H.R.3895 - Ten Commandments Defense Act of 2002 107th Congress (2001-2002)
|Sponsor:||Rep. Aderholt, Robert B. [R-AL-4] (Introduced 03/07/2002)|
|Committees:||House - Judiciary|
|Latest Action:||03/18/2002 Referred to the Subcommittee on the Constitution. (All Actions)|
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Text: H.R.3895 — 107th Congress (2001-2002)All Bill Information (Except Text)
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Introduced in House (03/07/2002)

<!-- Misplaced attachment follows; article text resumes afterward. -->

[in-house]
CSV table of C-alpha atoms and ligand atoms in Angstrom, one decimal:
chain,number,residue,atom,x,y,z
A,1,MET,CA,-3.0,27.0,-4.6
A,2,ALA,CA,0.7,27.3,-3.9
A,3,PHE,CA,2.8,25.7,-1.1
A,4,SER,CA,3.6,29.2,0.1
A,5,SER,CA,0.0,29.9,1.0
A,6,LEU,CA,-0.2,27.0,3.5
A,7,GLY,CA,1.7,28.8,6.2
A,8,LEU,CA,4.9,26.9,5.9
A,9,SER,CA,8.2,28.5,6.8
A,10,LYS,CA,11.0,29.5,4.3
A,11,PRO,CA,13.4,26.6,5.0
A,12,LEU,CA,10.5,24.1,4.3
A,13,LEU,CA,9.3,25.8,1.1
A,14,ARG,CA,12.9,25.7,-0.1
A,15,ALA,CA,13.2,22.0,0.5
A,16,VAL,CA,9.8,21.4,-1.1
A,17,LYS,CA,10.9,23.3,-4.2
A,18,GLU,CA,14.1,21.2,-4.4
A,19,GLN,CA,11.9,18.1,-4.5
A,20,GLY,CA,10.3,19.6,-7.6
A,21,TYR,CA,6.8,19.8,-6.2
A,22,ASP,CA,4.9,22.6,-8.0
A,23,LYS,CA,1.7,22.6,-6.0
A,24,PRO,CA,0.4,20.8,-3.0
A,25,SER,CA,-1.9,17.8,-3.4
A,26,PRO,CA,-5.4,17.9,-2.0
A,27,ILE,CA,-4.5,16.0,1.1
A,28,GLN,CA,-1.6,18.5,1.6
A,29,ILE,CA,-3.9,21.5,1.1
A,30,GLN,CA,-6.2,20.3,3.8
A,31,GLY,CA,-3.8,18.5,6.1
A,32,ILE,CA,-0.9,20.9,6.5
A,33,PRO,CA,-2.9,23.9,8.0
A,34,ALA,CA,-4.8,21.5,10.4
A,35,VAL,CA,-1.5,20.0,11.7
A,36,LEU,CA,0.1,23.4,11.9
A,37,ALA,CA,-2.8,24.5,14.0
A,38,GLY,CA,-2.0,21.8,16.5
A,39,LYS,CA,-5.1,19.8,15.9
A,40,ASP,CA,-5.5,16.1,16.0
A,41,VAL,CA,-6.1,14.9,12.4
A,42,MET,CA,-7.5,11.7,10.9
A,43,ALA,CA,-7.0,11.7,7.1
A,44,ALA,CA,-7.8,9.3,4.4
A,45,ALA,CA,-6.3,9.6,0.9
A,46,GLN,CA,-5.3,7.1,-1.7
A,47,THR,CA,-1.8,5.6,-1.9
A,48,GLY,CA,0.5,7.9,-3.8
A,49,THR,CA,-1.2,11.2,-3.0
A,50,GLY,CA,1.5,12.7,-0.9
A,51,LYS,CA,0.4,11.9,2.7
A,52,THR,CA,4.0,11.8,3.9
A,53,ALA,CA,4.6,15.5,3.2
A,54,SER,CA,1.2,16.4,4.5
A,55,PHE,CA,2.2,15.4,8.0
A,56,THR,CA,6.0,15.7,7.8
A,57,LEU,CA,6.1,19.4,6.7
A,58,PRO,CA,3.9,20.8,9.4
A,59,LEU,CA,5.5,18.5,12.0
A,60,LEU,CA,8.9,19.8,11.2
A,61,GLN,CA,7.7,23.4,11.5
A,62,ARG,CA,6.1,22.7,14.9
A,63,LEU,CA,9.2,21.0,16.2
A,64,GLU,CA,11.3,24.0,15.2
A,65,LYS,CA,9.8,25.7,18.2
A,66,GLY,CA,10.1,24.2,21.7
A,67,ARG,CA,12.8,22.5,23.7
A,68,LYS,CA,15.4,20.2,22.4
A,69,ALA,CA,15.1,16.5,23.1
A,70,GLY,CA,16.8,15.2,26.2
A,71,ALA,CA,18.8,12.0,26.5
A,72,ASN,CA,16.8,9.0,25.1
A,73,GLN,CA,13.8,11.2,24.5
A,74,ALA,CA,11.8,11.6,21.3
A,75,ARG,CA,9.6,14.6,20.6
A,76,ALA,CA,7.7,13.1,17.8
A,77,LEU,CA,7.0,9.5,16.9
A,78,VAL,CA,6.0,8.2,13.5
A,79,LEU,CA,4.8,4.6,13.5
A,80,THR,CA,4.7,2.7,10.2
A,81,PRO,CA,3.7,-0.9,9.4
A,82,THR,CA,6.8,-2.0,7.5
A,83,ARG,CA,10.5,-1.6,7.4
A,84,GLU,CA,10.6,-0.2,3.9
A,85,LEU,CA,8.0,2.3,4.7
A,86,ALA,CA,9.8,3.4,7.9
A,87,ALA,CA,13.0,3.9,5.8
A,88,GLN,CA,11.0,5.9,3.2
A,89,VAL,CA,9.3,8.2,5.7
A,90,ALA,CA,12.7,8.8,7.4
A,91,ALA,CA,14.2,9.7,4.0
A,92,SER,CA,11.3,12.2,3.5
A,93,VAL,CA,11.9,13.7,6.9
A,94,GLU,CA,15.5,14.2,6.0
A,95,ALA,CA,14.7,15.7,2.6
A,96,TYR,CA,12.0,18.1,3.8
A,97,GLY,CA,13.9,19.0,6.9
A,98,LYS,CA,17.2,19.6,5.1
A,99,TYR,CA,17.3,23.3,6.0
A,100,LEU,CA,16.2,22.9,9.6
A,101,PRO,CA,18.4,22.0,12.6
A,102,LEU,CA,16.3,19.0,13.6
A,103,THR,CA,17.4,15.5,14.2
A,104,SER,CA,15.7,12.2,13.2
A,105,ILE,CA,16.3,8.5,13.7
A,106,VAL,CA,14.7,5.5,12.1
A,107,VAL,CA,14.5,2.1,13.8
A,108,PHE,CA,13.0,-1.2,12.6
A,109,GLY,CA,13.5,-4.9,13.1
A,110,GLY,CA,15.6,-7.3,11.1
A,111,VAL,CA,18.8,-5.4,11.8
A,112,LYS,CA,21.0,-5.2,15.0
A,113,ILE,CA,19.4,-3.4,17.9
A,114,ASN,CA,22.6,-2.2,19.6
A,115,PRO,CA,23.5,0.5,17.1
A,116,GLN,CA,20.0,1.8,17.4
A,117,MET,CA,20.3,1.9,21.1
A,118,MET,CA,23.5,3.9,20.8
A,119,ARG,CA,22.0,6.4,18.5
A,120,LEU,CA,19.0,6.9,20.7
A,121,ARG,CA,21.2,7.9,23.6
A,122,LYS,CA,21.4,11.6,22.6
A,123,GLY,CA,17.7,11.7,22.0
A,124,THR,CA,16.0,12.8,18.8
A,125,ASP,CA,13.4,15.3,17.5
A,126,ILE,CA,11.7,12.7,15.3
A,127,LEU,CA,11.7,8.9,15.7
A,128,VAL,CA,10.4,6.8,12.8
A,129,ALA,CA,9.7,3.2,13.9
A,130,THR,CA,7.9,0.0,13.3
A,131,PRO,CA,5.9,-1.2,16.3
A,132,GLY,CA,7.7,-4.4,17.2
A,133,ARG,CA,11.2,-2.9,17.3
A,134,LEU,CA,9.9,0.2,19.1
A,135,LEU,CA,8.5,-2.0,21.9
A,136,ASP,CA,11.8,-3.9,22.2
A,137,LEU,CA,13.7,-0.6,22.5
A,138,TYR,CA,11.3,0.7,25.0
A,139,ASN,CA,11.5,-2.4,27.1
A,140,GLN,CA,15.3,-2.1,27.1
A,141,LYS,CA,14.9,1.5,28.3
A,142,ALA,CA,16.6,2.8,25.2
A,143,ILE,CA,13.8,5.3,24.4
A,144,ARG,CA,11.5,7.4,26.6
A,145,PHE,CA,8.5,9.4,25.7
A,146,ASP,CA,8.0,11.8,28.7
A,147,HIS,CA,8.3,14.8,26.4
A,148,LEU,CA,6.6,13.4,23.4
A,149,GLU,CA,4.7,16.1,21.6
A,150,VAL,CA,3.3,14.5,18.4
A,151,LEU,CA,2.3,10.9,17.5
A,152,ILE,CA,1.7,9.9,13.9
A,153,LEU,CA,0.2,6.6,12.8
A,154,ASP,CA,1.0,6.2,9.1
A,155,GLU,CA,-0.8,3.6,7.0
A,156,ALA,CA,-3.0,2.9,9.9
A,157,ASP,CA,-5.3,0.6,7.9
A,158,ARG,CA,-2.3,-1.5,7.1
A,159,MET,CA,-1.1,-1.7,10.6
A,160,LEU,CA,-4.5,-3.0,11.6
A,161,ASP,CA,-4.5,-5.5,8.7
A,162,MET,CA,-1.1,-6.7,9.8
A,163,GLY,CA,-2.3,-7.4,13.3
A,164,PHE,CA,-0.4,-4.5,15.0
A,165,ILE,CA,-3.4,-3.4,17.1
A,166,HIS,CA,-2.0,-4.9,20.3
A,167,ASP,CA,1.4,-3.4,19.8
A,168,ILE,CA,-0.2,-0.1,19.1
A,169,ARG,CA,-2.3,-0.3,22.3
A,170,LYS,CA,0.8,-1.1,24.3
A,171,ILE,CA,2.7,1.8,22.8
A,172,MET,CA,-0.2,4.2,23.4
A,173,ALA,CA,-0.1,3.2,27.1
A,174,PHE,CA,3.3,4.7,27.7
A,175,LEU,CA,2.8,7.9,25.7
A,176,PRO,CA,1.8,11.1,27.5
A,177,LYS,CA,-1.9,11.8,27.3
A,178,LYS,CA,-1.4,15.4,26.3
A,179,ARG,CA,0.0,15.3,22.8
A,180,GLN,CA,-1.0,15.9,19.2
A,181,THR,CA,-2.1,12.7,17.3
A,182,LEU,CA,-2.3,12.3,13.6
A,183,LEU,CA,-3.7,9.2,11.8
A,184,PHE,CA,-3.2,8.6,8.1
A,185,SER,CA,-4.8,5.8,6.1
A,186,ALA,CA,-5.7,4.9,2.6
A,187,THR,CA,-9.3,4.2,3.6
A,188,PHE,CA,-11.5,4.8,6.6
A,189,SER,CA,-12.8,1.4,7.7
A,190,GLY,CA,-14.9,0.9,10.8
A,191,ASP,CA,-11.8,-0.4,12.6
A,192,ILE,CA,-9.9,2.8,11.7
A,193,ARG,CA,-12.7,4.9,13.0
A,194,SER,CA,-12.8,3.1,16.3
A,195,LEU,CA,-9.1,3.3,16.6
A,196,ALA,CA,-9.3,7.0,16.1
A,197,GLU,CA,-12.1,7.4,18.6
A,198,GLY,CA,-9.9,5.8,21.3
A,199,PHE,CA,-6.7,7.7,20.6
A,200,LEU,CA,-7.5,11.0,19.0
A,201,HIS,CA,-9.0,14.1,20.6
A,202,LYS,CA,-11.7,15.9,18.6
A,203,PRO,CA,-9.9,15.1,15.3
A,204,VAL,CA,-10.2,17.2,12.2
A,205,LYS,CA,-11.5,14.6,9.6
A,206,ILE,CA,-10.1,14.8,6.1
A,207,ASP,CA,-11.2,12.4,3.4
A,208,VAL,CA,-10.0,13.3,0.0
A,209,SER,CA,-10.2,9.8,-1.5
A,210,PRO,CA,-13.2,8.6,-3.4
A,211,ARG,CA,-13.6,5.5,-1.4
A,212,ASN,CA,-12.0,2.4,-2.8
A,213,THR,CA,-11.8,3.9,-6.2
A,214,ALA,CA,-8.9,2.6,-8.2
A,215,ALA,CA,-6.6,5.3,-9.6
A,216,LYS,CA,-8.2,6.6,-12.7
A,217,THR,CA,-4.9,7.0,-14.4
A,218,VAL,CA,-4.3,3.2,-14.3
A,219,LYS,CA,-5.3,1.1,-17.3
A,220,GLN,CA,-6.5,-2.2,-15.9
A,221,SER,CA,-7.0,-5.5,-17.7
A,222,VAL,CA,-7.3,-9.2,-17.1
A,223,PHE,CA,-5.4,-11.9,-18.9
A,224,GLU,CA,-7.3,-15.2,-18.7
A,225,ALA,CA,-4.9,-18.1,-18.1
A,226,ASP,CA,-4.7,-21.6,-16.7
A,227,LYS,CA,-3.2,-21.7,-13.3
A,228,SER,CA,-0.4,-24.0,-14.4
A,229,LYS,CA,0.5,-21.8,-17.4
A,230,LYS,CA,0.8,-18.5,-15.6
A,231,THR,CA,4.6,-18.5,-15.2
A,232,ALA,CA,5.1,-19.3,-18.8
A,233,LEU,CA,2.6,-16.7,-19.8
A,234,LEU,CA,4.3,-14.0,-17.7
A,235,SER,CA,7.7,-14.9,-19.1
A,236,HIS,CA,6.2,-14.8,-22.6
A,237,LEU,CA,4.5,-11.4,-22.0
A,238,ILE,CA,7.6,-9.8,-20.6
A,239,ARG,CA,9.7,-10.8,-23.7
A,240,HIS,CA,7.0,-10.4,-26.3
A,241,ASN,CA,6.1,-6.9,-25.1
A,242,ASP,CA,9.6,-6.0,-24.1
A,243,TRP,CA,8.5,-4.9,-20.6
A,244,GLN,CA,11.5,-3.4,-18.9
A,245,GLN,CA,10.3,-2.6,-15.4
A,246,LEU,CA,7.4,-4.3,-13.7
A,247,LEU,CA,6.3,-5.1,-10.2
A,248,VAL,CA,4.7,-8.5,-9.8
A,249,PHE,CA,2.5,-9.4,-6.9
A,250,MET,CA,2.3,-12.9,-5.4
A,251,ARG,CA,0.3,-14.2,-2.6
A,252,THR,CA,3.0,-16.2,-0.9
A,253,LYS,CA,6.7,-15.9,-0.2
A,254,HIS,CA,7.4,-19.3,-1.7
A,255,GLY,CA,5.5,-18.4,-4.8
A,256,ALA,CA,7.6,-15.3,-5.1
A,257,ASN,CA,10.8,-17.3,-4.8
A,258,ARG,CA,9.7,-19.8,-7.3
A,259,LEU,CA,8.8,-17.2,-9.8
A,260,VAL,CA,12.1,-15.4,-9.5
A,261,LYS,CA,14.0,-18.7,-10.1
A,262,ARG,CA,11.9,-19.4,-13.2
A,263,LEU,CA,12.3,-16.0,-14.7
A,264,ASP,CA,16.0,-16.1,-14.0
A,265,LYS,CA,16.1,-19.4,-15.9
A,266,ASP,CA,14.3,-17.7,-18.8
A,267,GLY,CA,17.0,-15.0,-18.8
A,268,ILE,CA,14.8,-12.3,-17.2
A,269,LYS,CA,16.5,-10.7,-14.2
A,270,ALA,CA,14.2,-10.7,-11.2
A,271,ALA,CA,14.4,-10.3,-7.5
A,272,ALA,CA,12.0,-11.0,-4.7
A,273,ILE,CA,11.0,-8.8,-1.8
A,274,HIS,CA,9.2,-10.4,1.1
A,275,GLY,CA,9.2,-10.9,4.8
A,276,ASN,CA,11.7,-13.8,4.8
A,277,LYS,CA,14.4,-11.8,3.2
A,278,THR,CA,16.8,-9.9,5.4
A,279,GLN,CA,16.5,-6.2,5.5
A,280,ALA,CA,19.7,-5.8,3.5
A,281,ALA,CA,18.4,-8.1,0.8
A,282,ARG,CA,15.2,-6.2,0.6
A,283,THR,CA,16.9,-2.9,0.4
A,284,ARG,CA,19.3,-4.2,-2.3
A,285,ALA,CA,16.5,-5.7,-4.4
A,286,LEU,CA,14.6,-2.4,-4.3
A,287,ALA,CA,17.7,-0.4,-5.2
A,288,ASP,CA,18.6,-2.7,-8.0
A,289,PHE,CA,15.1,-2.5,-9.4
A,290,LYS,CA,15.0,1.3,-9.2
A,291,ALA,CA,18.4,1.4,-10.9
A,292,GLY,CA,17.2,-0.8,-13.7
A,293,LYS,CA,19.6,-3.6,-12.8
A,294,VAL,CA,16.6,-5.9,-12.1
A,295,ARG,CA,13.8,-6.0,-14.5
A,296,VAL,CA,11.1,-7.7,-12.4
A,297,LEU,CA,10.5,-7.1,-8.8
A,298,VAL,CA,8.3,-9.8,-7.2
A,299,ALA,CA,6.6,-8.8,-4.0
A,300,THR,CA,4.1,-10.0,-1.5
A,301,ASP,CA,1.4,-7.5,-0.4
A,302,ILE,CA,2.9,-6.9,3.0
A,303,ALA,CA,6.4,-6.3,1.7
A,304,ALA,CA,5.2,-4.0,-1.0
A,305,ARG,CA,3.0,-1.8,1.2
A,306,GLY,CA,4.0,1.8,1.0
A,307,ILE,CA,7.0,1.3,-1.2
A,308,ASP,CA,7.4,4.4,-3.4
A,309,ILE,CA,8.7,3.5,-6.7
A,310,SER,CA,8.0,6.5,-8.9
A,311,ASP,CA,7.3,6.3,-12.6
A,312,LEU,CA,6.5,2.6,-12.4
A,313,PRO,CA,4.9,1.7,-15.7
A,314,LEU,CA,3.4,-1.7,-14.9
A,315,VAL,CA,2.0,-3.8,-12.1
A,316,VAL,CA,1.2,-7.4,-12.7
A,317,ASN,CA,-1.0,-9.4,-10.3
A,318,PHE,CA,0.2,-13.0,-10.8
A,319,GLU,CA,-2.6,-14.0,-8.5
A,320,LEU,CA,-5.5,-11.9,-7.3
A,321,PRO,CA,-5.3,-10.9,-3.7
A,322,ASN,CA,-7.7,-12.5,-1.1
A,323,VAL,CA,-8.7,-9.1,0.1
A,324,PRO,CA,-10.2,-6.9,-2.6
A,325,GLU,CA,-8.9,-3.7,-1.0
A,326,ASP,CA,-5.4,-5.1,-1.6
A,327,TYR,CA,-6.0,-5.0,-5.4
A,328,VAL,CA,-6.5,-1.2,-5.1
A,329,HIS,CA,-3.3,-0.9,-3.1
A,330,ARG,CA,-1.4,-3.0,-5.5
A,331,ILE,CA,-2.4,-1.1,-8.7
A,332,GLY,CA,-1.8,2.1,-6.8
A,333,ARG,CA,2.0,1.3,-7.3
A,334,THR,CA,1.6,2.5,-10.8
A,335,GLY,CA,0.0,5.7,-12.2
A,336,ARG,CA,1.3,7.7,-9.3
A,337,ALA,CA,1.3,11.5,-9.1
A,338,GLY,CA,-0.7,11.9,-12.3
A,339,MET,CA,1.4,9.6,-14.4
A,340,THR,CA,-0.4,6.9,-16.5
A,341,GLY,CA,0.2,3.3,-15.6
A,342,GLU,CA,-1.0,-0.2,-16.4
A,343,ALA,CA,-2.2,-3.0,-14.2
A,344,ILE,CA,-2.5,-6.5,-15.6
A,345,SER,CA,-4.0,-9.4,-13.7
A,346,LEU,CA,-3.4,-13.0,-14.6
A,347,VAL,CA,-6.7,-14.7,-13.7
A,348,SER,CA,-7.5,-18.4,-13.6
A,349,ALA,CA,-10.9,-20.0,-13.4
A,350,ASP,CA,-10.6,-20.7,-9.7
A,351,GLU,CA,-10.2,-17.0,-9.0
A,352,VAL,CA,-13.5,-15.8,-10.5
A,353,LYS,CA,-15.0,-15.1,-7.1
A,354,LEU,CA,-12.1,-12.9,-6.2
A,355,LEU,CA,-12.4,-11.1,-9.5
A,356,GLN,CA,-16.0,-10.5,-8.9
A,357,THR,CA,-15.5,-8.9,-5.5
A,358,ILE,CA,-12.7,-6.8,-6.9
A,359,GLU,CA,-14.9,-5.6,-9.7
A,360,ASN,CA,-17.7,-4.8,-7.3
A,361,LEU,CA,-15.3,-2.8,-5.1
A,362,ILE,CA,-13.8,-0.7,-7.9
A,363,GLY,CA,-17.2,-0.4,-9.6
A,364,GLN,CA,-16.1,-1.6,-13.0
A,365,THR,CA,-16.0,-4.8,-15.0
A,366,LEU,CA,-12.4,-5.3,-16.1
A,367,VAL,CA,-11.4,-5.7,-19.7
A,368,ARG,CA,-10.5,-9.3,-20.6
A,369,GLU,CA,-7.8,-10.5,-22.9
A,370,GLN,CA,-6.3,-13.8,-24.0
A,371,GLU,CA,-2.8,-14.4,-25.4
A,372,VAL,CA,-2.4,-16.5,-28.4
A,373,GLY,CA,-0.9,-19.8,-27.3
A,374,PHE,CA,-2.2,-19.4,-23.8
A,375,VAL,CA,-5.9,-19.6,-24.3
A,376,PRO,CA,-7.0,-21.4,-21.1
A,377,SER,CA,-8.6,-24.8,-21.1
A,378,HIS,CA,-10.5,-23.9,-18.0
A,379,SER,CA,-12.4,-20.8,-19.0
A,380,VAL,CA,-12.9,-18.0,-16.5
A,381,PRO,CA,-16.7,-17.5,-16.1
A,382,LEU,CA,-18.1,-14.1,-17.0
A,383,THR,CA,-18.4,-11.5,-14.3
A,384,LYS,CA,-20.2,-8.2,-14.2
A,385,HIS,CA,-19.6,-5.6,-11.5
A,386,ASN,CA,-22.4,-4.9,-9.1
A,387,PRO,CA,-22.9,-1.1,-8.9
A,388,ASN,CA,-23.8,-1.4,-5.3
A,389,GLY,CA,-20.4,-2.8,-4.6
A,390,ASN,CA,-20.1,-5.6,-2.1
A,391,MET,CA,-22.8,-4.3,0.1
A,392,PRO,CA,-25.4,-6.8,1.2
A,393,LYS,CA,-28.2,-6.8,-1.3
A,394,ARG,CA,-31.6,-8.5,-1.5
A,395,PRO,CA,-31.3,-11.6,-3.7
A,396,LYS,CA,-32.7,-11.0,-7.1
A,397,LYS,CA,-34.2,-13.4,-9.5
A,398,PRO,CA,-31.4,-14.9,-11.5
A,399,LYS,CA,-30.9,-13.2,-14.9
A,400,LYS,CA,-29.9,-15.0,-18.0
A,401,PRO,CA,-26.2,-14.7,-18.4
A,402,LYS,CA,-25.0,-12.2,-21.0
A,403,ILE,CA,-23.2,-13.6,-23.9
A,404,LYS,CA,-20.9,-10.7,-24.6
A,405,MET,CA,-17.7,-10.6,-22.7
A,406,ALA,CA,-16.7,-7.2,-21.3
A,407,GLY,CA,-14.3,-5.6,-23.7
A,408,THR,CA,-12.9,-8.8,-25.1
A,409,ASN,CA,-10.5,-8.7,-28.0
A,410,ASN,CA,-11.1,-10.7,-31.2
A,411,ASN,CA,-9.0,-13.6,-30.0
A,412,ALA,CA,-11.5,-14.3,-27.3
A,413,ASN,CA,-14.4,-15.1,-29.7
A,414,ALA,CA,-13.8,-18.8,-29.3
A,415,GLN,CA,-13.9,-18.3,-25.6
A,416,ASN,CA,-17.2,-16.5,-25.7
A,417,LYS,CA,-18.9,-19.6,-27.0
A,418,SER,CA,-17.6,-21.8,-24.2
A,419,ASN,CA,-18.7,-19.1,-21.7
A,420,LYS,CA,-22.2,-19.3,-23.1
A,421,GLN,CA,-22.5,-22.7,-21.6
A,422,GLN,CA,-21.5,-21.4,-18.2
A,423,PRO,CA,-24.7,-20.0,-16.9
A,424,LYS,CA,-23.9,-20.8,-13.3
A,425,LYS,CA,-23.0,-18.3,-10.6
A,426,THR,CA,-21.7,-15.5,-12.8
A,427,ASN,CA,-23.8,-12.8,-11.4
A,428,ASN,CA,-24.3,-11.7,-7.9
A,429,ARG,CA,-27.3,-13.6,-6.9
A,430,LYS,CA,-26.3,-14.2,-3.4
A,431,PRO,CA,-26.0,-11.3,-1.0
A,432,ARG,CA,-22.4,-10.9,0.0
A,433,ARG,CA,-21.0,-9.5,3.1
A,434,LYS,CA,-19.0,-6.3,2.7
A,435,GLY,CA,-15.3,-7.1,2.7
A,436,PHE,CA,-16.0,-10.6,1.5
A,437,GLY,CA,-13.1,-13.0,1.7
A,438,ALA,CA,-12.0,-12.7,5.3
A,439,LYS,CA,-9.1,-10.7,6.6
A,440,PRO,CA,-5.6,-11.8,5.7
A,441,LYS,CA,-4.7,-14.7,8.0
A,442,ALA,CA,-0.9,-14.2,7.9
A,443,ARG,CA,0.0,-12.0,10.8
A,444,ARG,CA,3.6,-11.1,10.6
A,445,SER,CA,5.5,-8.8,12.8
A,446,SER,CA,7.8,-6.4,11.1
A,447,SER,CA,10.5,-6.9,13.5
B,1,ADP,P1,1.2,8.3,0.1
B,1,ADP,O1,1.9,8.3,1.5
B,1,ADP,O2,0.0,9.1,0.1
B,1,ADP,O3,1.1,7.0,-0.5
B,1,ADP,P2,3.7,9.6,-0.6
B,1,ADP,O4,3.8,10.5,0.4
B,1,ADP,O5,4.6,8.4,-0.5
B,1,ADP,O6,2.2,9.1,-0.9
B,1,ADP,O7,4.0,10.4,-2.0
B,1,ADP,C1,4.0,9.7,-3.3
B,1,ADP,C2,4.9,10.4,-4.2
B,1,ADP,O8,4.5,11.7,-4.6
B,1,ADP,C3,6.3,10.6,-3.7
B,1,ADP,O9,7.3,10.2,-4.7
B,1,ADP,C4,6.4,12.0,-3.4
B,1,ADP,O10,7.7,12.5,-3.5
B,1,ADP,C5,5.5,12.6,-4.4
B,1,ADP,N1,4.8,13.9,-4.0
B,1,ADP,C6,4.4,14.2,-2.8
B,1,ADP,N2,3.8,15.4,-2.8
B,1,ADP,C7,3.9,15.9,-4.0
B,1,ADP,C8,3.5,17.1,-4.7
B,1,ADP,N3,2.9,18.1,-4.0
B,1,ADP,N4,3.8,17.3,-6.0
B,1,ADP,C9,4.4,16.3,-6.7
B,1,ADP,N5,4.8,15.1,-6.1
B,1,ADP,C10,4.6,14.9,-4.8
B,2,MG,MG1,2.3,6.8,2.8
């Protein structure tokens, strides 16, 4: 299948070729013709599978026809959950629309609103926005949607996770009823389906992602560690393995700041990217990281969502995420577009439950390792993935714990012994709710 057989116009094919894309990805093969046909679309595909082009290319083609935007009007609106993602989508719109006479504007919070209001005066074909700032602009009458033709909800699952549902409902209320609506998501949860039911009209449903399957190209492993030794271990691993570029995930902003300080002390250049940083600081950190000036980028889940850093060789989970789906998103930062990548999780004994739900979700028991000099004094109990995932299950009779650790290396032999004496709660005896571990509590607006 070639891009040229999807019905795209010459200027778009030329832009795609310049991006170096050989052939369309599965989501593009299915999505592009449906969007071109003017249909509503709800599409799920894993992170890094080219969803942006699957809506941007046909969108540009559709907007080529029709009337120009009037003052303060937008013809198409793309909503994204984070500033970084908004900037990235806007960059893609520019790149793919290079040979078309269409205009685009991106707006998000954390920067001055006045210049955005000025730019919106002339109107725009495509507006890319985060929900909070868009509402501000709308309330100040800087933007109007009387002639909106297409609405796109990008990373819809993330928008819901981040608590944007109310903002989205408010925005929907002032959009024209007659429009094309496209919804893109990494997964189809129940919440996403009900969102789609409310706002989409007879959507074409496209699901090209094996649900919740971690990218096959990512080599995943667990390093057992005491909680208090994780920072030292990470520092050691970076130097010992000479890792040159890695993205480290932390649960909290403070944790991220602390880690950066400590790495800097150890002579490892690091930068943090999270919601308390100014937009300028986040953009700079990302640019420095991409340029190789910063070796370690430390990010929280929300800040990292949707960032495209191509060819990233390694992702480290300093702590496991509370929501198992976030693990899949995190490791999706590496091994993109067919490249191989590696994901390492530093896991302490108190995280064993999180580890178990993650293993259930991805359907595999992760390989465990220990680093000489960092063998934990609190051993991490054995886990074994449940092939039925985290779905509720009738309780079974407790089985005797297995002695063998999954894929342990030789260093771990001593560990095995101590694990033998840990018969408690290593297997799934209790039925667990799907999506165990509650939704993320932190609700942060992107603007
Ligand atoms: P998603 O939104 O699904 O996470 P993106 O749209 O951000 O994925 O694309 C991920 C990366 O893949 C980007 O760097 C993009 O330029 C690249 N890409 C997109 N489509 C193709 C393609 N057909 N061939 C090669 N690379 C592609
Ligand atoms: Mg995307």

[Congressional Bills 107th Congress] [From the U.S. Government Printing Office] [H.R. 3895 Introduced in House (IH)] 107th CONGRESS 2d Session H. R. 3895 To defend the Ten Commandments. _______________________________________________________________________ IN THE HOUSE OF REPRESENTATIVES March 7, 2002 Mr. Aderholt (for himself, Mr. Pitts, Mr. Bryant, Mr. Sam Johnson of Texas, Mr. Ryun of Kansas, Mr. Wicker, Mr. Shows, Mr. Hilleary, Mr. Sessions, Mr. Schaffer, Mr. Goode, Mr. Terry, Mr. DeMint, Mr. Shadegg, Mr. Smith of Michigan, Mr. Crane, Mr. Herger, Mr. Bartlett of Maryland, Mr. Tiberi, Mr. Souder, Mr. Brown of South Carolina, Mr. Buyer, Mr. Armey, Mr. Green of Texas, Mr. DeLay, Mr. Cantor, Mr. Pickering, Mrs. Myrick, Mr. Bachus, Mr. Graves, Mr. Kerns, Mr. Lewis of Kentucky, Mr. Kingston, Mr. Whitfield, Ms. Hart, Mr. Taylor of North Carolina, Mr. Wamp, Mr. Hayes, Mr. Hayworth, Mr. Brady of Texas, Mr. Bonilla, Mrs. Emerson, Mr. Paul, Mr. Smith of New Jersey, Mr. Istook, Mr. Lucas of Oklahoma, Mr. Tiahrt, Mr. Vitter, Mr. Oxley, Mr. Stenholm, Mr. Hostettler, Mr. Jones of North Carolina, Mr. Hoekstra, Mr. Doolittle, Mr. Pence, Mr. Weldon of Florida, Mr. Shuster, and Mr. Barr of Georgia) introduced the following bill; which was referred to the Committee on the Judiciary _______________________________________________________________________ A BILL To defend the Ten Commandments. Be it enacted by the Senate and House of Representatives of the United States of America in Congress assembled, SECTION 1. SHORT TITLE. This Act may be cited as the ``Ten Commandments Defense Act of 2002''. SEC. 2. FINDINGS. The Congress finds the following: (1) The Declaration of Independence declares that governments are instituted to secure certain unalienable rights, including life, liberty, and the pursuit of happiness, with which all human beings are endowed by their Creator and to which they are entitled by the laws of nature and of nature's God. (2) The organic laws of the United States Code and the constitutions of every State, using various expressions, recognize God as the source of the blessings of liberty. (3) The First Amendment to the Constitution of the United States secures rights against laws respecting an establishment of religion or prohibiting the free exercise thereof made by the United States Government. (4) The rights secured under the first amendment have been interpreted by courts of the United States Government to be included among the provisions of the fourteenth amendment. (5) The tenth amendment reserves to the States respectively the powers not delegated to the United States Government nor prohibited to the States. (6) Disputes and doubts have arisen with respect to public displays of the Ten Commandments and to other public expression of religious faith. (7) Section 5 of the fourteenth amendment grants the Congress power to enforce the provisions of the said amendment. (8) Article I, section 8, grants the Congress power to constitute tribunals inferior to the Supreme Court, and article III, section 1, grants the Congress power to ordain and establish courts in which the judicial power of the United States Government shall be vested. SEC. 3. RELIGIOUS LIBERTY RIGHTS DECLARED. (a) Display of Ten Commandments.--The power to display the Ten Commandments on or within property owned or administered by the several States or political subdivisions thereof is hereby declared to be among the powers reserved to the States respectively. (b) Expression of Religious Faith.--The expression of religious faith by individual persons on or within property owned or administered by the several States or political subdivisions thereof is hereby-- (1) declared to be among the rights secured against laws respecting an establishment of religion or prohibiting the free exercise of religion made or enforced by the United States Government or by any department or executive or judicial officer thereof; and (2) declared to be among the liberties of which no State shall deprive any person without due process of law made in pursuance of powers reserved to the States respectively. (c) Exercise of Judicial Power.--The courts constituted, ordained, and established by the Congress shall exercise the judicial power in a manner consistent with the foregoing declarations. <all>